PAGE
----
Monday, June 1, 2015
Final resting place?
Viewed from across the street, the 3-story building on the right is 388 Atlantic Avenue, WBAI's most recent temporary location. They will tell you that this is the station's new permanent home, but when was the last time you believed anything they said? The stay at CCNY's WHCR was, they told us, to last one or two months. The honeymoon didn't last long and the eviction order came a couple of years later, as rent bills piled up in Berthold Reimers' circular file. All this time, the rest of WBAI was at the Atlantic Avenue address and here, too, the rent was in serious arrears, so the neighborhood talk now has it that WBAI has come to Brooklyn to die.
This is in many ways a convenient stop on the once proud station's nomadic death march—Just three doors down, non-Nullified herbs can be had at reasonable prices, and Reimers is rumored to be ready for enrollment at The Mathnasium, which is but two doors away and where math is taught at his level.
Of course, the big attraction these days is the much talked about new studio. Three years in the planning, this unique audio closet can accommodate a host and two guests if you remove the card table and some of the empty premium shipping boxes. They have just thrown in a clock and a turntable, which gives it a nice radio feel; a pair of working headphones has been promised, as well as a cough button. Insiders tell us that Chief Operations Manager Tony Ryan is seeking a patent on his innovative silent construction method, a noise muffler that avoids having to coordinate the hammering and sawing with the broadcast signal's natural drop-outs. "It was a waiting game," mused Theodiphus Geldwasser (not his real name), an octogenarian volunteer whose job it was to count the minutes between dropouts and give the signal to proceed. "I lost that assignment," he added, "but I'm grateful to Shaneekah for coming up with the wig idea." Mr. Geldwasser (they call him "Double Helix") has been donating his services to WBAI since 1970. "Oh boy," he says, "this was some station—we didn't even have to bring our own toilet paper."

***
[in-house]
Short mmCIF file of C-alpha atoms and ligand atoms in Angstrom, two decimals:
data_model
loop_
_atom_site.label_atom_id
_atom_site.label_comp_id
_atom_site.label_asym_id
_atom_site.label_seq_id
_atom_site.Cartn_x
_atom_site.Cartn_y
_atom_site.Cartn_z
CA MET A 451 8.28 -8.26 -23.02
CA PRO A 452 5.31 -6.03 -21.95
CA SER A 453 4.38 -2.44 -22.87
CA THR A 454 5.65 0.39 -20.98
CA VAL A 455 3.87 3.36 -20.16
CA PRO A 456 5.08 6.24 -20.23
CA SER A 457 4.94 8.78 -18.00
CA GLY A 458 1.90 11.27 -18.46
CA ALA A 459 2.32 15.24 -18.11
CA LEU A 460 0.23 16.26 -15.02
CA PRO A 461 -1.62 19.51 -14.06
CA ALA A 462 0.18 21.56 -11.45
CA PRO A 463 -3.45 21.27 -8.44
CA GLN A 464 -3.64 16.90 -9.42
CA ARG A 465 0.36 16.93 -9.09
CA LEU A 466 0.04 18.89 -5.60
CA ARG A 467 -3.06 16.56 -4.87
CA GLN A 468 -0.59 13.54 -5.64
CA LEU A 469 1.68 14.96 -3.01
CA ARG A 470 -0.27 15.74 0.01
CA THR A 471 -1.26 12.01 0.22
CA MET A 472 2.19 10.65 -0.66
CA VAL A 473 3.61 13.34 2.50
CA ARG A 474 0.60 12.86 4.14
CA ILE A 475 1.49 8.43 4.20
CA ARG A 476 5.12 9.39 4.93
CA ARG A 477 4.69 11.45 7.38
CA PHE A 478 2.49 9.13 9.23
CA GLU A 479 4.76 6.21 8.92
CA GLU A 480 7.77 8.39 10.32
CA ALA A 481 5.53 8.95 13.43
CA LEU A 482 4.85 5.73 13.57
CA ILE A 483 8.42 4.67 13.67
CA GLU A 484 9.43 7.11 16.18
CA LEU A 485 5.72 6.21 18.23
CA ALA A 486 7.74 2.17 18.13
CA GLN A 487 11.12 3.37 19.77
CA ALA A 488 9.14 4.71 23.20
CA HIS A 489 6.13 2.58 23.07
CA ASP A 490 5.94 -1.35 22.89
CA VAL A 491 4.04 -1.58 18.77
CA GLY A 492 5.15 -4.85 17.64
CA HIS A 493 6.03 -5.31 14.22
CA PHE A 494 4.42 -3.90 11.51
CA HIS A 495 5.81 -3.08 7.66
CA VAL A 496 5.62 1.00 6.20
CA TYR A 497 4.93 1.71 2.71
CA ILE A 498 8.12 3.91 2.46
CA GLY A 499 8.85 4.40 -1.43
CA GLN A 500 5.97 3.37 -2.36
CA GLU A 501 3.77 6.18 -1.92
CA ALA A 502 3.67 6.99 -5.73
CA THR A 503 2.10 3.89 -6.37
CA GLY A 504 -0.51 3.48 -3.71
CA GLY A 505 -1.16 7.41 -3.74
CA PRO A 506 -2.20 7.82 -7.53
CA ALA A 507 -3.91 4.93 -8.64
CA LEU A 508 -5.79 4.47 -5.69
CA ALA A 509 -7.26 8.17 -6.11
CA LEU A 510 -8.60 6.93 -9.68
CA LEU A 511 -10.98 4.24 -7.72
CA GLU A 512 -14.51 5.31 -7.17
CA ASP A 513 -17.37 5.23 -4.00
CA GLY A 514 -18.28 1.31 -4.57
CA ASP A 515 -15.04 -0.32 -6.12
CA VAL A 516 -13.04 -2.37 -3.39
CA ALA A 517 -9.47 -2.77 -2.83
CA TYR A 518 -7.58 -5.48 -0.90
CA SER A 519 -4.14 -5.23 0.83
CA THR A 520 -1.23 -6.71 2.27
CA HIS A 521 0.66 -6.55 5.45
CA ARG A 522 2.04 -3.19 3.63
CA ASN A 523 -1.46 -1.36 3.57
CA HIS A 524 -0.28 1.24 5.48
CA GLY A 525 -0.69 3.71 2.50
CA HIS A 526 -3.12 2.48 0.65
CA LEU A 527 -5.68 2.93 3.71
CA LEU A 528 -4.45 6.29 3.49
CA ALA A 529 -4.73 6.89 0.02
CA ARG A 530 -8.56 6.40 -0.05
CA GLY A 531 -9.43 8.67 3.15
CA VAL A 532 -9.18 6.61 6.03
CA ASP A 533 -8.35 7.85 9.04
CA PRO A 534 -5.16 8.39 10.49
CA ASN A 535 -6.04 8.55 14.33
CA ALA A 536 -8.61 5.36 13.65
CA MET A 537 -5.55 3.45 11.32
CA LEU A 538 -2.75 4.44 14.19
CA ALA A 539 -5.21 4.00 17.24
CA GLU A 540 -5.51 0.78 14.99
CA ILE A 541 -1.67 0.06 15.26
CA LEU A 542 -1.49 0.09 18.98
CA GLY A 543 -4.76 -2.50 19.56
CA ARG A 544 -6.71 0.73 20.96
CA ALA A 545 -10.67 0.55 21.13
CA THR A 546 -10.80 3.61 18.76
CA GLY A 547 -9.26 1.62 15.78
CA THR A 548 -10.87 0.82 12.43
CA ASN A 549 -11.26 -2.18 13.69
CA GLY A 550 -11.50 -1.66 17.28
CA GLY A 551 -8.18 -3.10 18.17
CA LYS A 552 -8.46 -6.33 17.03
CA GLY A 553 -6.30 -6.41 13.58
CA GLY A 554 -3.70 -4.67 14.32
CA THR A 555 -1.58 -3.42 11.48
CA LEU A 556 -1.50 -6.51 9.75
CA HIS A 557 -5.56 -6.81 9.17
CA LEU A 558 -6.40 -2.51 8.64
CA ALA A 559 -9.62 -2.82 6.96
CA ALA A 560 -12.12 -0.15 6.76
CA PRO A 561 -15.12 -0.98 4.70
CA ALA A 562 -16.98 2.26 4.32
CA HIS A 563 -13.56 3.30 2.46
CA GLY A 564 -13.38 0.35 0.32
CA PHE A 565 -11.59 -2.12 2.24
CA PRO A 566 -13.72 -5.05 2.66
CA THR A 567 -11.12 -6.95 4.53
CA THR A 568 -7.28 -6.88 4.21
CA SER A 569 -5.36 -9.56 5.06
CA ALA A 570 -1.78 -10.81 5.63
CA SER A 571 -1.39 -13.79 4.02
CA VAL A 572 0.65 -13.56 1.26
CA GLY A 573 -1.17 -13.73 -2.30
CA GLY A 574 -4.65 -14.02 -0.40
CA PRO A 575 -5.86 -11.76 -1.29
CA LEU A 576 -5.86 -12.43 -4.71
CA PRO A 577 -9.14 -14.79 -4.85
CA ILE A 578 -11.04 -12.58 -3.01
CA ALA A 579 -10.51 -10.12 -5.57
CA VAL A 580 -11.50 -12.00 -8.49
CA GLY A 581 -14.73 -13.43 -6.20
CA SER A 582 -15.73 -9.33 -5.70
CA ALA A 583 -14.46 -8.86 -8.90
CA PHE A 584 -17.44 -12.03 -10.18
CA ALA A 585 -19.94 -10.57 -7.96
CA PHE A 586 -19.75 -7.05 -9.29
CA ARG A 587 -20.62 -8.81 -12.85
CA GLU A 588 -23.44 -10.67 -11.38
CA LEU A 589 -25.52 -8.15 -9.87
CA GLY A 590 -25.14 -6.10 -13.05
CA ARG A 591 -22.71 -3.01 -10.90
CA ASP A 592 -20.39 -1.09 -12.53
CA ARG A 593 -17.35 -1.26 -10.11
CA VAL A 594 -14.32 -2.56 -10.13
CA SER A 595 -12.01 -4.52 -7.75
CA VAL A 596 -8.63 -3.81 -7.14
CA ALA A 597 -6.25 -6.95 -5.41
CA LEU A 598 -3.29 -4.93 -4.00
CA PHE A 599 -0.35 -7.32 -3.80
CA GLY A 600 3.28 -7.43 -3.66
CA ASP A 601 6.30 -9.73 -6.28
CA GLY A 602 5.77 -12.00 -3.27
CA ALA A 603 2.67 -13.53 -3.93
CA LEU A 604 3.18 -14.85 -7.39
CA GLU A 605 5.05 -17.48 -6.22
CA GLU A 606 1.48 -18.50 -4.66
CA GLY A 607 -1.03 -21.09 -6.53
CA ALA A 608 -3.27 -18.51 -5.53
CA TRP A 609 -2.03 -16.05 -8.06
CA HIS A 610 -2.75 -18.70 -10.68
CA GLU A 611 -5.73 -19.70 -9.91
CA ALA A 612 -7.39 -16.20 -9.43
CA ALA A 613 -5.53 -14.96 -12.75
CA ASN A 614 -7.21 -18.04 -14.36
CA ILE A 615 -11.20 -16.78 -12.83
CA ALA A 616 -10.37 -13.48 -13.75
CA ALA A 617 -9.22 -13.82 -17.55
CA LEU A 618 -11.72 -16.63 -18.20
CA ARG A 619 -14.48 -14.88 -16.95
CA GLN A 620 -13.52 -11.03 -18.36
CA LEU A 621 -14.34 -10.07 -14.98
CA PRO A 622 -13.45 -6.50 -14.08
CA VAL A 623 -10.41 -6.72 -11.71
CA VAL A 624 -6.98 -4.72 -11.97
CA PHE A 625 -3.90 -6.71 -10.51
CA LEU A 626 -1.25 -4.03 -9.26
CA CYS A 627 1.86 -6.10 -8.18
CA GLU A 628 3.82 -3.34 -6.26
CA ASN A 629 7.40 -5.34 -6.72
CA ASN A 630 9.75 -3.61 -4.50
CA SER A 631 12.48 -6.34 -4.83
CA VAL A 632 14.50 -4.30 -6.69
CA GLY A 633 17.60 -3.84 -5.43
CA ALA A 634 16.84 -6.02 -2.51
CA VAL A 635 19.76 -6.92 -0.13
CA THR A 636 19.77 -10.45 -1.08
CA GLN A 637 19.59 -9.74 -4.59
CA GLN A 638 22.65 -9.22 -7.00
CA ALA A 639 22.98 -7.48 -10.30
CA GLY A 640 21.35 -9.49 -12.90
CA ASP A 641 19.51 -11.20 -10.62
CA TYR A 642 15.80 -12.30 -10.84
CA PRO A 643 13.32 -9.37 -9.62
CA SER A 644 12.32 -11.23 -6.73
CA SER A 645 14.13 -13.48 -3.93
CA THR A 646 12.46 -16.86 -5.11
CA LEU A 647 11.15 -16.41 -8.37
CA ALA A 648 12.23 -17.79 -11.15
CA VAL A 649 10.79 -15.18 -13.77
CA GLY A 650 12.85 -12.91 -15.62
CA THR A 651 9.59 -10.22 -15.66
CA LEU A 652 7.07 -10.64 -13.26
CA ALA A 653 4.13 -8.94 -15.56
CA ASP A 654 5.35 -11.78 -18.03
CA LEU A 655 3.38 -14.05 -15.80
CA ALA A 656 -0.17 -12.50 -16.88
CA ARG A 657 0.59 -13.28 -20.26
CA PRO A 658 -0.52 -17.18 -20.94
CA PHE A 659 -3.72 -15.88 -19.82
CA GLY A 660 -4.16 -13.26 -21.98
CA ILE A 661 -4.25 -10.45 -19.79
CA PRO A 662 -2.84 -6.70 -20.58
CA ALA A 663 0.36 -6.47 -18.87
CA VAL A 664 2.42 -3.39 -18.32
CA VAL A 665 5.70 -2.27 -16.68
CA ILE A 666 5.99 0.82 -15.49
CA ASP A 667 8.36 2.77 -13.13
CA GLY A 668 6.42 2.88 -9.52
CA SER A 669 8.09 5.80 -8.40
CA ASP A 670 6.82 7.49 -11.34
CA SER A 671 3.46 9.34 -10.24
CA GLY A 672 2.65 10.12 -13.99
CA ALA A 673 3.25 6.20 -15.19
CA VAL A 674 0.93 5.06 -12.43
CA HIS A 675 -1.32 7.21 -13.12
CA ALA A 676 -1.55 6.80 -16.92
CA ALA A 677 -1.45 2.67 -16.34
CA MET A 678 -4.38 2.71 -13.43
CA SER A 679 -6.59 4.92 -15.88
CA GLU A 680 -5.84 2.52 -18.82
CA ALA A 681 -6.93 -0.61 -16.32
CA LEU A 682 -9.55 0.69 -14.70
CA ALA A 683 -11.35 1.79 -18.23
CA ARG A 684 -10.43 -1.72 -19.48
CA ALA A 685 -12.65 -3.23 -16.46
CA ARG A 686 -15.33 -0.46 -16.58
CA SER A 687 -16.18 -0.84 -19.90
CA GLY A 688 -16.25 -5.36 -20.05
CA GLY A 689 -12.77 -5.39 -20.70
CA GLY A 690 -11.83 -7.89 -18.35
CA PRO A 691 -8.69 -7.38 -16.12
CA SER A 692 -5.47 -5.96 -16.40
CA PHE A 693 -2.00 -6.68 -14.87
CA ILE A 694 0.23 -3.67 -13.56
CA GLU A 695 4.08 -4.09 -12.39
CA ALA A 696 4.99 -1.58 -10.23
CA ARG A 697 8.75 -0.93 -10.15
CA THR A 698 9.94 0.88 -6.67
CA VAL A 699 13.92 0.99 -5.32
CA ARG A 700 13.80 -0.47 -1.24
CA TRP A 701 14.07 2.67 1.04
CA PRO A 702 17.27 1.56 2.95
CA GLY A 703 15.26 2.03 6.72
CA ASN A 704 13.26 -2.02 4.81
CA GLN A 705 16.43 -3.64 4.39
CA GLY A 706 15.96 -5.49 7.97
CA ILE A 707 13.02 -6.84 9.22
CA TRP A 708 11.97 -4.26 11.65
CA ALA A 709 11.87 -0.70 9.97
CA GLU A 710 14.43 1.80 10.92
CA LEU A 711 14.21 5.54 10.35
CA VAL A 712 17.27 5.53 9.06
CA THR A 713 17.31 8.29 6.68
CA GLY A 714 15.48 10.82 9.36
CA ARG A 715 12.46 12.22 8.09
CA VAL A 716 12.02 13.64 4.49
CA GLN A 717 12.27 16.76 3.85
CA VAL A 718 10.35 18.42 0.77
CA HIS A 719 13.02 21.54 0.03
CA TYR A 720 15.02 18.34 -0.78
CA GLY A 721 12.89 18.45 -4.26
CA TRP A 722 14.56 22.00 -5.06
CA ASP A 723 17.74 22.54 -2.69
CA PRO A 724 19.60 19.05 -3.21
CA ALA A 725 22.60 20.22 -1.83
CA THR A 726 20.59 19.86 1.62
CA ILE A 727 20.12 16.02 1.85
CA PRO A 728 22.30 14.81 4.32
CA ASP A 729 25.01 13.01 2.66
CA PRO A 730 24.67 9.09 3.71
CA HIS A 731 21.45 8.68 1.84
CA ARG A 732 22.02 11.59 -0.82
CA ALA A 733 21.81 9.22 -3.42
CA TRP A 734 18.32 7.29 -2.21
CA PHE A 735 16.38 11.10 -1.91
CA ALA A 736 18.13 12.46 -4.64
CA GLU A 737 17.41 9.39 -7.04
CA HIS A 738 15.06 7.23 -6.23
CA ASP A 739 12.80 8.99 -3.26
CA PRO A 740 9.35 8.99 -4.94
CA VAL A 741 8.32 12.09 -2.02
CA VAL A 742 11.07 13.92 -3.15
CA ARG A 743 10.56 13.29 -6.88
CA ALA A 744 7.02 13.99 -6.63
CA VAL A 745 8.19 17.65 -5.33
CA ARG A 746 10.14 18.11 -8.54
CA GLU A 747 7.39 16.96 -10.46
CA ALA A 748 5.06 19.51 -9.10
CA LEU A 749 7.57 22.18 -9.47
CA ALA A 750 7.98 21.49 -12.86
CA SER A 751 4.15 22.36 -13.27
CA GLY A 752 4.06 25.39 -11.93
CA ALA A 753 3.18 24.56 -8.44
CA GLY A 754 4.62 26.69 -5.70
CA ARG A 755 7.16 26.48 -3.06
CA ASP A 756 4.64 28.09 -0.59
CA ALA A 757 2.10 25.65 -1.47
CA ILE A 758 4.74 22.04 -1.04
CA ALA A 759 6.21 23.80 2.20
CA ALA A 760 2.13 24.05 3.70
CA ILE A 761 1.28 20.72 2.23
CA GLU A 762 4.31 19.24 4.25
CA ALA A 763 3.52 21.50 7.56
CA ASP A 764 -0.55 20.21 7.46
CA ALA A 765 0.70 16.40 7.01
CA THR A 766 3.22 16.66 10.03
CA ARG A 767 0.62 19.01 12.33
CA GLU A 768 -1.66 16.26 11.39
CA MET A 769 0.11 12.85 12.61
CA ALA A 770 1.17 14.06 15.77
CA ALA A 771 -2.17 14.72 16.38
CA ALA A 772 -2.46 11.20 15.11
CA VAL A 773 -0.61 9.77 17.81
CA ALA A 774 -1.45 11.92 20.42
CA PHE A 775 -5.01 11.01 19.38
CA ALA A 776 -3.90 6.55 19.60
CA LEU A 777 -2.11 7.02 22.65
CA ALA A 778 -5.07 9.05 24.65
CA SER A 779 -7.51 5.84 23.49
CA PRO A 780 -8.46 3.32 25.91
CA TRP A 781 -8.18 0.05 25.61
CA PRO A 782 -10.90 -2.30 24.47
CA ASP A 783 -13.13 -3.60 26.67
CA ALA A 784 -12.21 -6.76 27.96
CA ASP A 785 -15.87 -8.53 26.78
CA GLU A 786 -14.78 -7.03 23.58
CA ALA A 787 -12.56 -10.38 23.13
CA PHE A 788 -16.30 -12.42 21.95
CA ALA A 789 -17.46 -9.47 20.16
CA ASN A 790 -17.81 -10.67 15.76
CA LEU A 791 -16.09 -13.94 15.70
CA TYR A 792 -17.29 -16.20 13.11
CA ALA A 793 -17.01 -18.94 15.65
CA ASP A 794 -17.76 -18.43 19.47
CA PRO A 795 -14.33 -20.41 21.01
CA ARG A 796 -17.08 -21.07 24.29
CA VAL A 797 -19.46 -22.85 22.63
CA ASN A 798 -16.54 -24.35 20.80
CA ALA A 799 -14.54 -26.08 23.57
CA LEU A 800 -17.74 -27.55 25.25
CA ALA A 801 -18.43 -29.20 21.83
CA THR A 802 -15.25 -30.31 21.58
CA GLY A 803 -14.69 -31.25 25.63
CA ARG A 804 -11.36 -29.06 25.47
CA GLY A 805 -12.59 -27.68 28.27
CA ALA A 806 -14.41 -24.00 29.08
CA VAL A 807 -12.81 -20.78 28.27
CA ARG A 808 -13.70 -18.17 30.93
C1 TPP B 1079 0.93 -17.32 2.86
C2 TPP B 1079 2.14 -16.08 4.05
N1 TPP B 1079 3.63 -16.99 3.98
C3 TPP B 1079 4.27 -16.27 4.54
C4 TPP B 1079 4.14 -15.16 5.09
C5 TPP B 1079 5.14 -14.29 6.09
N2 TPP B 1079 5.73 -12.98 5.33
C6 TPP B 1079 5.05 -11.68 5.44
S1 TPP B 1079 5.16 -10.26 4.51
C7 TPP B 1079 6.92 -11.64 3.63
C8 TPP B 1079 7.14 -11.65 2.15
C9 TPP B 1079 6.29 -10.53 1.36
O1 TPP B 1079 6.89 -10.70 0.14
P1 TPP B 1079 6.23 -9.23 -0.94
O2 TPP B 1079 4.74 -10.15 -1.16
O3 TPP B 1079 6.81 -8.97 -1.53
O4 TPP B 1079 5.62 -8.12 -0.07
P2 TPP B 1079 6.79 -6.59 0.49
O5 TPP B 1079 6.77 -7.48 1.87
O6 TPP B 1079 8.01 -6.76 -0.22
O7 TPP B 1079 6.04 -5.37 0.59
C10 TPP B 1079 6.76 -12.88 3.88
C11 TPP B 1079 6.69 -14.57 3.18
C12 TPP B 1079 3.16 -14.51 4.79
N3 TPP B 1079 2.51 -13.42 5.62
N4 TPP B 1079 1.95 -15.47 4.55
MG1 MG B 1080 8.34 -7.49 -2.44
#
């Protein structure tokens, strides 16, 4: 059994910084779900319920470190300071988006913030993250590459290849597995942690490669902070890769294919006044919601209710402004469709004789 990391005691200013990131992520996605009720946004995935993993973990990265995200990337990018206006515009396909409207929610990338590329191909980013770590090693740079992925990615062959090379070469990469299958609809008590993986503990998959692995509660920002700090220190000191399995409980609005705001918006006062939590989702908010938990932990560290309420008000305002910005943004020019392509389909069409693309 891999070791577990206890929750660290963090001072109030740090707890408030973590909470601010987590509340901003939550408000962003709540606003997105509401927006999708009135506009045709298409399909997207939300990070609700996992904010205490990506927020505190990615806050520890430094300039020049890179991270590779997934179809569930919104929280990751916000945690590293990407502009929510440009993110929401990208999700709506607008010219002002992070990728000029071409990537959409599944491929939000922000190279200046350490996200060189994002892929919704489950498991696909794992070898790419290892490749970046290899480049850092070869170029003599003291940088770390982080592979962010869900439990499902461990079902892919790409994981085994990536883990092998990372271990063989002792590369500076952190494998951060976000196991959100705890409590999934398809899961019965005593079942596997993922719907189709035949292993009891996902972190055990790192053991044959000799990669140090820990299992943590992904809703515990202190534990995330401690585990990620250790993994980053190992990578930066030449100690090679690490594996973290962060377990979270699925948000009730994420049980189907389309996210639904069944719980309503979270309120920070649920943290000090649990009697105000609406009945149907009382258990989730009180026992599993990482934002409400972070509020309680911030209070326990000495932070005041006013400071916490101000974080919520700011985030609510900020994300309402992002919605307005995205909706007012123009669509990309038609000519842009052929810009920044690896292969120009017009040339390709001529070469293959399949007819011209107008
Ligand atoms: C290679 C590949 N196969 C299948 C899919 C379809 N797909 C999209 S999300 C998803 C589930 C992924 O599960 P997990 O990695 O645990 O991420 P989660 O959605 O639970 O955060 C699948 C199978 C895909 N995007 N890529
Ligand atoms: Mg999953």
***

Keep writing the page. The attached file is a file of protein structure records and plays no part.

It was another volunteer, Shaneeka Mgudu (not her real name), who actually "invented" the Ryan muffler, and it happened by pure accident when extraneous noises made listening to a John Henrik Clarke fantasy difficult. Her simple solution: wrap three vintage afro wigs around the head of Ryan's sledgehammer.
As it stumbles toward the end of its long, twisted road, word has it that WBAI is quietly under investigation by higher powers. That is "the new Jim Crow," according to Michael Haskins, a consummate unprofessional who reigns over "Drive-Time in Dakar" (aka the Morning Show) and makes sure that it maintains its ebbing intellectual level. Nobody takes responsibility for having created a black radio station bereft of significance, but soiled fingers are pointed in every direction as the trampling sound of exiting supporters rumbles off into the distance. Meanwhile, the latest bandwagon to beckon the Mumianistas is revving up to head down Reparations Road and the "new uncle toms" are hopping on it like Addis Ababa commuters.
If anyone deserves reparations, it is probably the handful of good, honest host/producers who continued their good work despite the odds, and the listener supporter who paid undeserved salaries and kept WBAI on the air while an opportunistic management and his cling-ons steadily took it into the gutter.
Like everything else at WBAI, nobody makes a sensible move until it's too late—if at all.